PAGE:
Blood Pressure and Pulse: What’s the Connection?

Blood pressure is the measure of speed by which blood flows through the blood vessels whereas pulse measures the number of times heart beats. Both are indicators of overall health but do not always depend on each other. The blood pressure and pulse will not always increase simultaneously as they are independent values.

We often think high blood pressure is linked to the high pulse rate but this is not the case always. As the heart rate or pulse increases, the healthy blood vessels dilate to become larger which allow more blood flow volume at a normal rate thus having no effect on the blood pressure.

More About Blood Pressure

Blood pressure is diagnosed by measuring it with the Blood Pressure Instrument. Repeated readings of blood pressure will help you have a better understanding of the fluctuations. The blood pressure readings are taken in two numbers which are systolic pressure and diastolic pressure.

Higher or lower than normal blood pressure reading indicates a problem which should be treated. These two readings tell if you have high or low blood pressure.

Systolic blood pressure: The top number indicates the reading when blood rushes through the vessels after being stopped with cuff.

Diastolic Blood Pressure: The lower number indicates the reading in between the heartbeats when the heart comes at rest.

Normal Blood Pressure reading for a healthy individual is 120/80 mm hg.

Risks of High Blood Pressure

High blood pressure is a silent killer that damages your overall health. It threatens your health as the organs get damaged gradually. High blood pressure is known to affect the heart, kidneys, vision, and sexual functions. Many lifestyle changes should be made to live a better life as exercise and diet play vital roles in optimizing health.

Risks of Low Blood Pressure

Low Blood Pressure usually results from prolonged bed rest, pregnancy, medications, endocrine problems, infections, allergy, and nutritional deficiency. The symptoms may include dizziness, nausea, fainting, dehydration, blurred vision, fatigue, depression, lack of concentration, and pale skin.

A single lower than normal blood pressure reading is not a matter of concern unless repeated readings occur along with other symptoms. It is better to have a record of readings to help a doctor diagnose your symptoms well.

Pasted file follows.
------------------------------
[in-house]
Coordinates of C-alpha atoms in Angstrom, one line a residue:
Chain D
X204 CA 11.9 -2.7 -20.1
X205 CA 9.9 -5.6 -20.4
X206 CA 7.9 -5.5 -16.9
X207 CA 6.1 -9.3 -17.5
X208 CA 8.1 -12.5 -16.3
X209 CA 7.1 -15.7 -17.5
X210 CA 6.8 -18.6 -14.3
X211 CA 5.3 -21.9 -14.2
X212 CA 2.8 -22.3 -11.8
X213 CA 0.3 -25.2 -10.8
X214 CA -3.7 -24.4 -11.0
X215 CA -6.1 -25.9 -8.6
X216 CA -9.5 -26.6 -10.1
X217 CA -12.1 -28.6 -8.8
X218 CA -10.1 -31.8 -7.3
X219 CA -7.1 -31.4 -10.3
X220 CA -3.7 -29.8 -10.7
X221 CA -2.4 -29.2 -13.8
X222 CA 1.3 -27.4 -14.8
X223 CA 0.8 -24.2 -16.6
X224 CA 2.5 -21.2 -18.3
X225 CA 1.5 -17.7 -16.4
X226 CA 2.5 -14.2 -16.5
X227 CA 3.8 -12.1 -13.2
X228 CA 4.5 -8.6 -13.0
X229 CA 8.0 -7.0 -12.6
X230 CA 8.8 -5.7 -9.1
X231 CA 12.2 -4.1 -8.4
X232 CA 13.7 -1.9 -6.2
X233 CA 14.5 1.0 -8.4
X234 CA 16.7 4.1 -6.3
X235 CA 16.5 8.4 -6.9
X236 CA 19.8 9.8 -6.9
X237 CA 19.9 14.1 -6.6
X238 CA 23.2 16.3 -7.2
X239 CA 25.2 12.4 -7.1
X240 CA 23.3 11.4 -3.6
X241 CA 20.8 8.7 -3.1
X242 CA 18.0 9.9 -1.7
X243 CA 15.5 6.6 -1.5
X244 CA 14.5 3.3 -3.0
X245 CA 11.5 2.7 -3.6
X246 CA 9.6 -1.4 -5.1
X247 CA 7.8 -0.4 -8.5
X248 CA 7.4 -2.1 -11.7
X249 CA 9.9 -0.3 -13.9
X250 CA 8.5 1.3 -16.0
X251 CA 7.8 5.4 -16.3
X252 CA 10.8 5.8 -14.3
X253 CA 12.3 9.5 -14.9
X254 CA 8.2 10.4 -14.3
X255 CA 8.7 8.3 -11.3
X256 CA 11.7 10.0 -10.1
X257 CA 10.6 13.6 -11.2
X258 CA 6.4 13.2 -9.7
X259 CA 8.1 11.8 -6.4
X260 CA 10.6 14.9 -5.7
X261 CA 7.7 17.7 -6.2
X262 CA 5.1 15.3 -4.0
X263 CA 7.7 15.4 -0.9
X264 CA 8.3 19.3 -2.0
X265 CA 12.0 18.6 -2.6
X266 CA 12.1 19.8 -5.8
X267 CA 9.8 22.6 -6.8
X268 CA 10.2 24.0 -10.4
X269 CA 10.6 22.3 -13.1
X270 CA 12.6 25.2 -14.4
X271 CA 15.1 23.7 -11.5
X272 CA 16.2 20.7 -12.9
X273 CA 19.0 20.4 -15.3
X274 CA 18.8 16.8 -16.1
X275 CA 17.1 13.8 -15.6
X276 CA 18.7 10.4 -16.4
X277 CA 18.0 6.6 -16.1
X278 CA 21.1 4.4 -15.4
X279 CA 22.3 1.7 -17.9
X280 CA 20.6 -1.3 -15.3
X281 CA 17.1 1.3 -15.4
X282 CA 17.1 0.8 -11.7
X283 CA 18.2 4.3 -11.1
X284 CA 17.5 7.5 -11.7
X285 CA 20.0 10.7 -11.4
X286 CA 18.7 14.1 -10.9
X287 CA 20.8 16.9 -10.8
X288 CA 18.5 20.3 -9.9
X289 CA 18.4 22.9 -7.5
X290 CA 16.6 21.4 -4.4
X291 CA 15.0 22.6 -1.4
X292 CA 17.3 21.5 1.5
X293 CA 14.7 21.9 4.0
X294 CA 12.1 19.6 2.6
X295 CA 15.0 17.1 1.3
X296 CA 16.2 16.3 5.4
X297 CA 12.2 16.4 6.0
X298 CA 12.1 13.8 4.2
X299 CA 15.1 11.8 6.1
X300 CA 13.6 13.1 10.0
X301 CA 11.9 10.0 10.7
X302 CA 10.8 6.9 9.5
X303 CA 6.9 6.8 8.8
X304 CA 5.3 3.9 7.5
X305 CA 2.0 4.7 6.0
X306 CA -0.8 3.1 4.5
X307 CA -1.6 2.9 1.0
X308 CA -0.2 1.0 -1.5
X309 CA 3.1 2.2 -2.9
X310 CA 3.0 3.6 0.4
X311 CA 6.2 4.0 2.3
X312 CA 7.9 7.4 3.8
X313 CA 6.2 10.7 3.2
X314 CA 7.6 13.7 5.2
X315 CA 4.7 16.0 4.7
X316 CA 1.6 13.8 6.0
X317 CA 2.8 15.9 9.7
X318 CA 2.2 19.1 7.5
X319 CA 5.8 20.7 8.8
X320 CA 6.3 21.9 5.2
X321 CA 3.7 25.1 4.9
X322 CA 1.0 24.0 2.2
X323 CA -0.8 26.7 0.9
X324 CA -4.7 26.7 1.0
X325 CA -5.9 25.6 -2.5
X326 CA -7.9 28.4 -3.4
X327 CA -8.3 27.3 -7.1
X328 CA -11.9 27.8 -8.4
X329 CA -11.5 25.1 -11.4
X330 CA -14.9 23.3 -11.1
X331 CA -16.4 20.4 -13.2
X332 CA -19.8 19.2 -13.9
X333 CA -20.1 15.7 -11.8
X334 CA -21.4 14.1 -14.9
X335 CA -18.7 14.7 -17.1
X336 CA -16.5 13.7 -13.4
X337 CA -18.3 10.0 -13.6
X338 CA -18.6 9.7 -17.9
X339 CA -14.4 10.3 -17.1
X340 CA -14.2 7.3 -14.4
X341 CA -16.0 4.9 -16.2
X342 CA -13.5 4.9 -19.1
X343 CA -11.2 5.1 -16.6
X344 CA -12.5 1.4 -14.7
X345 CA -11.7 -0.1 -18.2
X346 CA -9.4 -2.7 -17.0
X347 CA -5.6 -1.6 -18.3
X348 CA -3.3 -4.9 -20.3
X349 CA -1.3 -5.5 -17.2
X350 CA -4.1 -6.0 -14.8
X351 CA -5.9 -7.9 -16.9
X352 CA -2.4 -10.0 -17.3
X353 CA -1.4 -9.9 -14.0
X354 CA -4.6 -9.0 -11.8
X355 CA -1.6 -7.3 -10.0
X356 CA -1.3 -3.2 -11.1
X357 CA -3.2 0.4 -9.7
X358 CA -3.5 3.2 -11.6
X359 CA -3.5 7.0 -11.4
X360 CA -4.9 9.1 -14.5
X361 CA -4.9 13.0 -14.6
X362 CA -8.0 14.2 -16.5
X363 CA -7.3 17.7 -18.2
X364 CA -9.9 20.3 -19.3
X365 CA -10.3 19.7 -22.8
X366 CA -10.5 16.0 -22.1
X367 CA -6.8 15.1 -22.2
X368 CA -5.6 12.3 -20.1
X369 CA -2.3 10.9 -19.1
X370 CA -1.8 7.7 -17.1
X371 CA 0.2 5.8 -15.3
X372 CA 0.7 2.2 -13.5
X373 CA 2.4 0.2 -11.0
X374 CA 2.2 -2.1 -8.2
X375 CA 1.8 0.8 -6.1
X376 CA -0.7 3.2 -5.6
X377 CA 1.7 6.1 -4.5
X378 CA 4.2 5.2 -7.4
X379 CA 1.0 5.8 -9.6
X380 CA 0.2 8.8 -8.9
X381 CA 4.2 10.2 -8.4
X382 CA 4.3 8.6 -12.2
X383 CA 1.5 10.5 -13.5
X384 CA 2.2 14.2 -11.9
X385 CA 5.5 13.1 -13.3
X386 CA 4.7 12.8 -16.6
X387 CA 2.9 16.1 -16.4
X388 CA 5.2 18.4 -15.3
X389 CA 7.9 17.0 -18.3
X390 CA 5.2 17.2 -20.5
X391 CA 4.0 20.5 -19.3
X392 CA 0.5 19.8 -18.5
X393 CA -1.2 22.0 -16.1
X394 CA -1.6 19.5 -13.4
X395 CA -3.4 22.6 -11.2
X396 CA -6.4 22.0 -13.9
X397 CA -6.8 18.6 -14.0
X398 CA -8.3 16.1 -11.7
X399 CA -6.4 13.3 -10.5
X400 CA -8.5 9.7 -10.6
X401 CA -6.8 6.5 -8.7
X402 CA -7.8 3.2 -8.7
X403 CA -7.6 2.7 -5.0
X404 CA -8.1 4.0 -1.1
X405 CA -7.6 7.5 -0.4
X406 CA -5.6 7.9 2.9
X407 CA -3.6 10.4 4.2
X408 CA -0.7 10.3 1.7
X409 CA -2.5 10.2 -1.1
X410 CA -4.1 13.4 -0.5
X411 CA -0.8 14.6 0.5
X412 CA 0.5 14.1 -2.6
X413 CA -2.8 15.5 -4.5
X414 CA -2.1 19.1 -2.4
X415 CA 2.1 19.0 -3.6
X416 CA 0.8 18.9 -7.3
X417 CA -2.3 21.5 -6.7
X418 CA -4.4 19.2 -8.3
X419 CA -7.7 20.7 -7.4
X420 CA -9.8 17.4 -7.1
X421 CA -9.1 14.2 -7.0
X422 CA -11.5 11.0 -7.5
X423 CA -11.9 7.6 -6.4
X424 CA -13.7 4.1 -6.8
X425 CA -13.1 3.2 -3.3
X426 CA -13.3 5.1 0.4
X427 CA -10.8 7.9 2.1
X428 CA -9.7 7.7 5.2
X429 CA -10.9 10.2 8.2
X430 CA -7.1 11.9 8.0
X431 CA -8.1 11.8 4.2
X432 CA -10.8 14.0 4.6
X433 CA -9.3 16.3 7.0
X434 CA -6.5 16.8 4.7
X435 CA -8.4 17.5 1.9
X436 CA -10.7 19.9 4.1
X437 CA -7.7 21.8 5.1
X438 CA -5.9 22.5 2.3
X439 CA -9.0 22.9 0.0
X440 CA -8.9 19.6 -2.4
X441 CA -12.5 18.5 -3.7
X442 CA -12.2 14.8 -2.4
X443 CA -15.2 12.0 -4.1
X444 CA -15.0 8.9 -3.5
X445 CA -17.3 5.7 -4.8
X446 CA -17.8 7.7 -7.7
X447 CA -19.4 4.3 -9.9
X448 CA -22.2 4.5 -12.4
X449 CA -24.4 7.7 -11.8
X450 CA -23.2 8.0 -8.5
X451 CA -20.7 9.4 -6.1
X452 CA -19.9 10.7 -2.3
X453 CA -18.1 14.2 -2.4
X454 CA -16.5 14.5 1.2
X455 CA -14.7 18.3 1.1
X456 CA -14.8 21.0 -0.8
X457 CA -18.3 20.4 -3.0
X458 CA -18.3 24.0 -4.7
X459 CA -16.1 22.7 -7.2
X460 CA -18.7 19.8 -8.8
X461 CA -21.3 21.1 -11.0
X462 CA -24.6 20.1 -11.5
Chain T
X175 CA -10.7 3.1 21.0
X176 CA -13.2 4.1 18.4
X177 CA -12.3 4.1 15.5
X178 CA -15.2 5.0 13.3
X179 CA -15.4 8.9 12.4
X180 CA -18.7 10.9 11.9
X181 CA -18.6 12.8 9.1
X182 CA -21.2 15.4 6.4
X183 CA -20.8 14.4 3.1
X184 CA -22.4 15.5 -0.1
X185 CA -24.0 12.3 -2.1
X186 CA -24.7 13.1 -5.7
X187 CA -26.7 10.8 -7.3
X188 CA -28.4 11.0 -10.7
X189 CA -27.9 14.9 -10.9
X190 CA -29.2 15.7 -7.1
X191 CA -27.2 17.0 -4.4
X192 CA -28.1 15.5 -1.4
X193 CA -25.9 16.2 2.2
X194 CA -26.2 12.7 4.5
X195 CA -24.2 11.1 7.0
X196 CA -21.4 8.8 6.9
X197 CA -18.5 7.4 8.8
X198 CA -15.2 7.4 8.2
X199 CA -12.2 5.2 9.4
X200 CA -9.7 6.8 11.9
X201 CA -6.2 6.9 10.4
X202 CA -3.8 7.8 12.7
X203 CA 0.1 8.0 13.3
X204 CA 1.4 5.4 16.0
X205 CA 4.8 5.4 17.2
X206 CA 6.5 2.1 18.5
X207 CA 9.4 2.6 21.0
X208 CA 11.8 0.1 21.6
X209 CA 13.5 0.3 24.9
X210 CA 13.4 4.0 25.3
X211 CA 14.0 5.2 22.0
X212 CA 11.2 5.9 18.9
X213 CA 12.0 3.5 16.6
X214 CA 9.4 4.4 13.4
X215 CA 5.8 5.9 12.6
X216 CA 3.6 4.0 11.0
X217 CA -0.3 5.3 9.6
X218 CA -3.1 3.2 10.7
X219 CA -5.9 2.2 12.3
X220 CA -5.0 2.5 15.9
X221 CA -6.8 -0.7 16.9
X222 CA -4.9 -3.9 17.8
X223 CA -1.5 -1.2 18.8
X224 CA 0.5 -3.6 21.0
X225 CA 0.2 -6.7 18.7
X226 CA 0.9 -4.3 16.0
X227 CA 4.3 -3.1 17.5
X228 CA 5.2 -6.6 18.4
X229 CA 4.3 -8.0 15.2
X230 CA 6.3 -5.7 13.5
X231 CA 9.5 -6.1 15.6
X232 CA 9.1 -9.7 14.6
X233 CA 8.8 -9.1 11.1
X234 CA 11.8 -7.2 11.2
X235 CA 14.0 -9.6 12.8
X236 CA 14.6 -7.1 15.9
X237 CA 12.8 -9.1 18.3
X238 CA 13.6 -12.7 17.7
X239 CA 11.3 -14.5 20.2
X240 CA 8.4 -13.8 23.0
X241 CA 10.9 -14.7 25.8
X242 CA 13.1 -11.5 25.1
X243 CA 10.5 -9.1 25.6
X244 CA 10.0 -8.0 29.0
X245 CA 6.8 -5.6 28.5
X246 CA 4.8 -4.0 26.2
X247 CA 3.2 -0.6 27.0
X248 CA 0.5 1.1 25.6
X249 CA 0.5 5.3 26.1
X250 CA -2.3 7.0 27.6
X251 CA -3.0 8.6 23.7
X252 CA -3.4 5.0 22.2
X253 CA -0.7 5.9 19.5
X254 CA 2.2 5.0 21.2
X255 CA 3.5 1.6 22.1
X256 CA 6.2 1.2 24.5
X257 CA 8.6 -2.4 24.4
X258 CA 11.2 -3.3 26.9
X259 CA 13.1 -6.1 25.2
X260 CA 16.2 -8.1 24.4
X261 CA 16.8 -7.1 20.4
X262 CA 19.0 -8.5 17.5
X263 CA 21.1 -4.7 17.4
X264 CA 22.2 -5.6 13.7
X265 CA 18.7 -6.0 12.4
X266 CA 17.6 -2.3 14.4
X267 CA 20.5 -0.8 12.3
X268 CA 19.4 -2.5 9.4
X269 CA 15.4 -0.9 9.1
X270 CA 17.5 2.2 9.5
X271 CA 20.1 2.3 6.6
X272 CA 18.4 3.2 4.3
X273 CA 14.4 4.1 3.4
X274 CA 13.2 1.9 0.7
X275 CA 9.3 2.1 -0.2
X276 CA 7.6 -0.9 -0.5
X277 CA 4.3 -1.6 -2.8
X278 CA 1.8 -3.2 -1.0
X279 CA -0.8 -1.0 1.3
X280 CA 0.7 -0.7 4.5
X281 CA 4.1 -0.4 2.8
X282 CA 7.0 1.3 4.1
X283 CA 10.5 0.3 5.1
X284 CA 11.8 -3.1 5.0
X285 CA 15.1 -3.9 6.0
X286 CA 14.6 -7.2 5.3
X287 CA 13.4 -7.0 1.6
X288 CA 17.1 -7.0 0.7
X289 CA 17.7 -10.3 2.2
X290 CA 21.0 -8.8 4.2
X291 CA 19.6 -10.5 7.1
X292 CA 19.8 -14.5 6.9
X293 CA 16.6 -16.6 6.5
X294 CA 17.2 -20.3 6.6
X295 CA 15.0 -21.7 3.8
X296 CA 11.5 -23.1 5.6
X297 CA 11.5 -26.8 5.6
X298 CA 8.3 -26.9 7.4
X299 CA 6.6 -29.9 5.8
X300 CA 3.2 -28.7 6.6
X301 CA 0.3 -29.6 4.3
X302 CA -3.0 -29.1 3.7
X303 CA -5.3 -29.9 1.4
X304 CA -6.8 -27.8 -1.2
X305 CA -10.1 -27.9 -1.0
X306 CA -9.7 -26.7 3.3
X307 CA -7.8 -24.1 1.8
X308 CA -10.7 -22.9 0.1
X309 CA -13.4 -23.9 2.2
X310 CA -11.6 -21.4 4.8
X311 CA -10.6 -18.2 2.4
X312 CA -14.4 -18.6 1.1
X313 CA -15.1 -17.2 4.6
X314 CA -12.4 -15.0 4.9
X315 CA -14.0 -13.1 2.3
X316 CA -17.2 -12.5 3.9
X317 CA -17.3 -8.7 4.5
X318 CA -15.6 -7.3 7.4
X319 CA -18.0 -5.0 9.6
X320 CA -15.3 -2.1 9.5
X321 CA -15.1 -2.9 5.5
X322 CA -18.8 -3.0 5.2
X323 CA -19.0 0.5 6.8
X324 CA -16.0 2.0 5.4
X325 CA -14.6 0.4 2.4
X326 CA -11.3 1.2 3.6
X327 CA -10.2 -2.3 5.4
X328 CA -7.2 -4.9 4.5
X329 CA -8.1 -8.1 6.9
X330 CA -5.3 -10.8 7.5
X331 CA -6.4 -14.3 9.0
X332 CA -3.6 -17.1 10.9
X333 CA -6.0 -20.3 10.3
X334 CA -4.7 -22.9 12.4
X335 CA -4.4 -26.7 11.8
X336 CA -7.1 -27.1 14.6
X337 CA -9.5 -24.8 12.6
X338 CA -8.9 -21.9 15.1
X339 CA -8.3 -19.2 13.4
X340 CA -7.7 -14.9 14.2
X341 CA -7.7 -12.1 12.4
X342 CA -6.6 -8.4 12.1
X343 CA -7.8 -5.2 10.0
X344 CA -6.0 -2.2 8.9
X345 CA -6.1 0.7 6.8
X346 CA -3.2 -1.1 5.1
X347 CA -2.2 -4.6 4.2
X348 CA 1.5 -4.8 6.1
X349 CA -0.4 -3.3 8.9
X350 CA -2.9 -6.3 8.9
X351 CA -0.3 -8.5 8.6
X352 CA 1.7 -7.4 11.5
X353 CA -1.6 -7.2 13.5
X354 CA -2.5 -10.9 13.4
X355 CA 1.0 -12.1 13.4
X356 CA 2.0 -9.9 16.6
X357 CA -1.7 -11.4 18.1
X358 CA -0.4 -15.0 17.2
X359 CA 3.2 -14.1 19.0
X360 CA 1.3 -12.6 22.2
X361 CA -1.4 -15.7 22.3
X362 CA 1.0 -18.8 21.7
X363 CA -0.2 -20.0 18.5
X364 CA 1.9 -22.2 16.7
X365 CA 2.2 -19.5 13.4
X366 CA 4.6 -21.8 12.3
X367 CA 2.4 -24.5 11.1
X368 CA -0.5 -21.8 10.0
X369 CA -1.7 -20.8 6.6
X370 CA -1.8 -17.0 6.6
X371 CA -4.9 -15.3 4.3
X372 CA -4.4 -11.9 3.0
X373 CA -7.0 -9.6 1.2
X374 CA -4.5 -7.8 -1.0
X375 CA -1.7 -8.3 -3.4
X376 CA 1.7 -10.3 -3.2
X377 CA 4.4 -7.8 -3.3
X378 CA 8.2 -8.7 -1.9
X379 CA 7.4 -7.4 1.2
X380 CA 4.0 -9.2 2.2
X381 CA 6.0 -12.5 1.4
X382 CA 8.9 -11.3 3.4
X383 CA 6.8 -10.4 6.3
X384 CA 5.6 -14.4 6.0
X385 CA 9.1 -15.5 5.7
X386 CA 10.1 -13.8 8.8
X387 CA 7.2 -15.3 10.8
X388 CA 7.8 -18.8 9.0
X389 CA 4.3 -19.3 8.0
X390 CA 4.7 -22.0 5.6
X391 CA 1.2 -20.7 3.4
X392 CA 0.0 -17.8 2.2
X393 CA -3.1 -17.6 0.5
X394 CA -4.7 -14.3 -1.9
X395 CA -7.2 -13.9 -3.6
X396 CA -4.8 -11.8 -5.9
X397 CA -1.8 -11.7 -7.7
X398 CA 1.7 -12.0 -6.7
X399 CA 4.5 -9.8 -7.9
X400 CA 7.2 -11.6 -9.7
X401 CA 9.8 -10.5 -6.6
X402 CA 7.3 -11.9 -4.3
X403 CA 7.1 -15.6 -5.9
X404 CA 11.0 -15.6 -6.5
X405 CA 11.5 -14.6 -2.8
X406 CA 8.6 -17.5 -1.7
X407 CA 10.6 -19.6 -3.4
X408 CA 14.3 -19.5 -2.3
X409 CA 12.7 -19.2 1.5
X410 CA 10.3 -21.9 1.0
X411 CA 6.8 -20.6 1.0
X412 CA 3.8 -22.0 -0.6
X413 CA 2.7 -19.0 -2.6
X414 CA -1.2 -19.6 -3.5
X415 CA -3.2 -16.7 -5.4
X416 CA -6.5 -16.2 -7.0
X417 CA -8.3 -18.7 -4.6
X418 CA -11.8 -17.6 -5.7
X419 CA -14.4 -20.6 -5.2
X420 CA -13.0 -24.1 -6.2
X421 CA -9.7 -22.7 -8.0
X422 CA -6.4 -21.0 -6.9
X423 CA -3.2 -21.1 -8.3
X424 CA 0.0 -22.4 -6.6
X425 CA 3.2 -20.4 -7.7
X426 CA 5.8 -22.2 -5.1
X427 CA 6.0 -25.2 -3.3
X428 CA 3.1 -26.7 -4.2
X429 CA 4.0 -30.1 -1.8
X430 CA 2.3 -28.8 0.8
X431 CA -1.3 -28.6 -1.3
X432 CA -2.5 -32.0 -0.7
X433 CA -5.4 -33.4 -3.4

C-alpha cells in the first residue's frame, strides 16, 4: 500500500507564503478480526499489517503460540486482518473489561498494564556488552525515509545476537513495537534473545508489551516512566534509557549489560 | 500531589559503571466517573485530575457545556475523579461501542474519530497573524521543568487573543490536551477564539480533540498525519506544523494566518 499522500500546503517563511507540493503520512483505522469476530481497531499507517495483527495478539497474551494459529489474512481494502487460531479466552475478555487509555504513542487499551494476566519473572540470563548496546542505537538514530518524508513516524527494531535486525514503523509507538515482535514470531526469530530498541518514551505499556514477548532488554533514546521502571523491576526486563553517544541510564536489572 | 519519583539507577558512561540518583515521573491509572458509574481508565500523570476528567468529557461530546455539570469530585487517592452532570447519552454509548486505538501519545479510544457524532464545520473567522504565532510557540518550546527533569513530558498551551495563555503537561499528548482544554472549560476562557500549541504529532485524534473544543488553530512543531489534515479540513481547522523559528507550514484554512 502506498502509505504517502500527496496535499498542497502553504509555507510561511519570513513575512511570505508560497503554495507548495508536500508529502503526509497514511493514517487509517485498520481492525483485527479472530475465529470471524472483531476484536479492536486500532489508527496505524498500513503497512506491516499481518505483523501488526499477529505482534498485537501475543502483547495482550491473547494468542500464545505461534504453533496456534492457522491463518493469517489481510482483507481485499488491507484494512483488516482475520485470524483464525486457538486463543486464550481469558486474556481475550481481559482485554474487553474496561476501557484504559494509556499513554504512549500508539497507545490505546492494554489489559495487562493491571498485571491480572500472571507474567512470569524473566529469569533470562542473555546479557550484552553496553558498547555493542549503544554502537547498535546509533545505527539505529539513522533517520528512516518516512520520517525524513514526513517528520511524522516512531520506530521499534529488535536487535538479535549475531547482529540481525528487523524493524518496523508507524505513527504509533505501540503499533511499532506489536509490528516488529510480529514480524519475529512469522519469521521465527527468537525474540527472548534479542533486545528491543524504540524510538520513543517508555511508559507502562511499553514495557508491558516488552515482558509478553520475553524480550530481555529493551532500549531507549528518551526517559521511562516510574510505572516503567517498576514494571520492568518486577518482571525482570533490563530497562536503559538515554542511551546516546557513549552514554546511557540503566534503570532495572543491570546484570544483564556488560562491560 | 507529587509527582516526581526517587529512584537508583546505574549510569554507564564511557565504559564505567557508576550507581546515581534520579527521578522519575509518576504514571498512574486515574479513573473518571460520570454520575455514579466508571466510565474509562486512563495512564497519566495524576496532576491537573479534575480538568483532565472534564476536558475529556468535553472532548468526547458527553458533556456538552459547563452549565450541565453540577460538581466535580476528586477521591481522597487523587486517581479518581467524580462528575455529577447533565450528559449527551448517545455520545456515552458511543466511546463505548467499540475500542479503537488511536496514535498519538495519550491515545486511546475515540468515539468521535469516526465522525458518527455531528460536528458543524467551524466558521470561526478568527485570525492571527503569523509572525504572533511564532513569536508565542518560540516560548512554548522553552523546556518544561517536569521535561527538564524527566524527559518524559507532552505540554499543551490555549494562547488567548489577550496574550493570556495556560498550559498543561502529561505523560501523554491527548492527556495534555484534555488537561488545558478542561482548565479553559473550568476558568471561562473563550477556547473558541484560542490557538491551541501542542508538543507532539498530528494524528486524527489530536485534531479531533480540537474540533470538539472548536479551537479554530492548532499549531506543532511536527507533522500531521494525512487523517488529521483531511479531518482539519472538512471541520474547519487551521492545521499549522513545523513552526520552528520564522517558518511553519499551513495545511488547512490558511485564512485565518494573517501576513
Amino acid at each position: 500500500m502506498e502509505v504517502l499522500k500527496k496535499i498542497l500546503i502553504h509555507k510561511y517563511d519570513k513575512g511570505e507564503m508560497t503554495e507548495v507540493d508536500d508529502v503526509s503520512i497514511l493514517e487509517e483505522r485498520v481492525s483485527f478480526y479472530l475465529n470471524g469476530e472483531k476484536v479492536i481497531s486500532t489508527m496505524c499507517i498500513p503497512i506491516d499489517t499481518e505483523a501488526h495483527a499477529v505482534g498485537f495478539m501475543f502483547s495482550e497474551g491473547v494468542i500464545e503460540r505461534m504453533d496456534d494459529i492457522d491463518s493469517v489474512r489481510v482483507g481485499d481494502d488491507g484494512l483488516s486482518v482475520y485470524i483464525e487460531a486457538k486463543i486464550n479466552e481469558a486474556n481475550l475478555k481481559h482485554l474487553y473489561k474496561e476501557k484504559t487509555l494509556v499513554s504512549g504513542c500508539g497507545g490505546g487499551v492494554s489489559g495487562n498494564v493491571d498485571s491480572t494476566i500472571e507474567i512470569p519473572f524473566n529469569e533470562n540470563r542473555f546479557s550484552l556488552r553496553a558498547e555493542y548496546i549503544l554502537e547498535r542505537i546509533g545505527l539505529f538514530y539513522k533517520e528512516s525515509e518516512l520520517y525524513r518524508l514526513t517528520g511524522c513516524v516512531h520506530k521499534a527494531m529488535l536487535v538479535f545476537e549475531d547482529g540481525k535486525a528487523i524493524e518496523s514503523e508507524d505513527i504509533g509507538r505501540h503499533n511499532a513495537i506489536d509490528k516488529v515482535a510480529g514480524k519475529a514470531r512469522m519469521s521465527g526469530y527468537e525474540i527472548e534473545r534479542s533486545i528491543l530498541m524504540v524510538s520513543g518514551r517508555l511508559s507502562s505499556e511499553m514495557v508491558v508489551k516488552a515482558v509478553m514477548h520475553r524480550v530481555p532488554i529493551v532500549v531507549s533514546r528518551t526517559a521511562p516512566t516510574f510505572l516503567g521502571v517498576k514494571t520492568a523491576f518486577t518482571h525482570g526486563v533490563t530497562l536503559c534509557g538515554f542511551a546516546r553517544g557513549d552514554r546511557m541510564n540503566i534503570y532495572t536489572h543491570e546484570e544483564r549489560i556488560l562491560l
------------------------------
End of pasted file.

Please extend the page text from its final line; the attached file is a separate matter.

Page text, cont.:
More About Heart Rate/Pulse

Heart rate measures the level of fitness and may help you spot your overall heart health. Heart rate is number of heart beats per minutes. Pulse can be measured at your wrists, inside of elbows, top of feet, and side of the neck.

The factors affecting heart rate include medications, emotions, body position, body size, and air temperature. A healthy pulse rate is measured between 60 and 100 for healthy individuals but the reading may vary according to age.

Effects of Exercise on Heart Rate and Blood Pressure

An increased heart rate is often assumed to have been resulted after exercise or increased physical activity to which blood pressure only increases modestly. It can be noted that more intensity of exercises leads to a higher heart rate which also depends on an individual’s age. A healthier and fit person will have his heart rate return to normal sooner than others.

Low Blood Pressure and High Pulse

Tachycardia is a condition in which low blood pressure and high pulse occurs. High pulse is known as greater than 100 heartbeats per minute. Such a condition can be a result of neural dysfunction between the heart and brain.

Some chronic conditions may also cause low bp and high pulse which are neurally mediated hypotension, vasovagal syncope, atrial fibrillation, and medication. Whereas there are some other causes that may result in such condition including heart disease, thyroid, diabetes, dehydration, alcohol abuse, or weakening of muscles.

High Blood Pressure and Low Pulse

This means that the blood is exerting higher pressure on the vessels but the heart is pumping fewer than 60 times per minute. There may be various reasons for high blood pressure and low pulse including thickened heart tissue, medications, and internal bleeding.

There should be no worry if you are taking blood pressure medications and notice a slight change in blood pressure and pulse rate. However, it is best to consult a doctor if there is not any obvious reasons for the sudden change.

Khadija Ahmad

An author at Ask Health News, Khadija has good experience in Health And Physical Education and delivers her research work to entertain readers. Her words reflect creativity and intellect as she succeeds in shaping them into interesting articles for readers. Email: khadija@askhealthnews.com

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